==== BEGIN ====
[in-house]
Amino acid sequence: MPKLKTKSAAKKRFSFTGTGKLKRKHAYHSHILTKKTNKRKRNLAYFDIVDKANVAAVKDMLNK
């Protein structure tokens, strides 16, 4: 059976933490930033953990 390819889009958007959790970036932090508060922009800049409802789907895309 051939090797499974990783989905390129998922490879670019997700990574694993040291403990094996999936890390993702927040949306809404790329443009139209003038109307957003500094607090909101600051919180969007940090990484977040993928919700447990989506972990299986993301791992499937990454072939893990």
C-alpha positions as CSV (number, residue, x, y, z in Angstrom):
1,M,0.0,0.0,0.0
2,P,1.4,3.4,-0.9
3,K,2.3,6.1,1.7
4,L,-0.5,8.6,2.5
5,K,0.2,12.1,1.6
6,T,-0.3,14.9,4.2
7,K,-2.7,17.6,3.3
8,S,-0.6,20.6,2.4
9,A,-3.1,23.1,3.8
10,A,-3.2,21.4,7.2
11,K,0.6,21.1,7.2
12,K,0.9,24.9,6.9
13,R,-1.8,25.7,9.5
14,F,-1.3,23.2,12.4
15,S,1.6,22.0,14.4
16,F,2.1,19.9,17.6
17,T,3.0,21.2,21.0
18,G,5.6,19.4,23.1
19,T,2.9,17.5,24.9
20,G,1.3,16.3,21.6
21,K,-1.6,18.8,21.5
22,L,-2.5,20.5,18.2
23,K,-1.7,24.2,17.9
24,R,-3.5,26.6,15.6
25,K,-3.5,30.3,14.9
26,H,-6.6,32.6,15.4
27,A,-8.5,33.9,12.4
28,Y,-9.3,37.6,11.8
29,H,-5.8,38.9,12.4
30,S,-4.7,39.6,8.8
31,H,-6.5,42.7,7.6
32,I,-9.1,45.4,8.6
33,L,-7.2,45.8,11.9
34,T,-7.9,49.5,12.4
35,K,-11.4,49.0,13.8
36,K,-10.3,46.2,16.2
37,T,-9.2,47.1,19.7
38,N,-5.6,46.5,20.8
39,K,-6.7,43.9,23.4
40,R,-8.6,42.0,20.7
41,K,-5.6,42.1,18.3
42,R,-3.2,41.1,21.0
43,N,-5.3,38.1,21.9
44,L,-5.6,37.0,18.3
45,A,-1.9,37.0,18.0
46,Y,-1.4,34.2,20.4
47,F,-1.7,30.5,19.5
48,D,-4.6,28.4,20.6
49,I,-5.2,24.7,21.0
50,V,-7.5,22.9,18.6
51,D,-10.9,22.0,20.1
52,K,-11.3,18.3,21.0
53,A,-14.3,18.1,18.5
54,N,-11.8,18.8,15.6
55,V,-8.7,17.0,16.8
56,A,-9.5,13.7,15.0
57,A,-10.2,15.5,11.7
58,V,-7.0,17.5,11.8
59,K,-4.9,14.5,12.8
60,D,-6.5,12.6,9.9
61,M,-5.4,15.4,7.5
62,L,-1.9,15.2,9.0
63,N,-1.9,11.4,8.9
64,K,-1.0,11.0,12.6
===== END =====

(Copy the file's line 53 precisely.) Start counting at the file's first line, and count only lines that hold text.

49,I,-5.2,24.7,21.0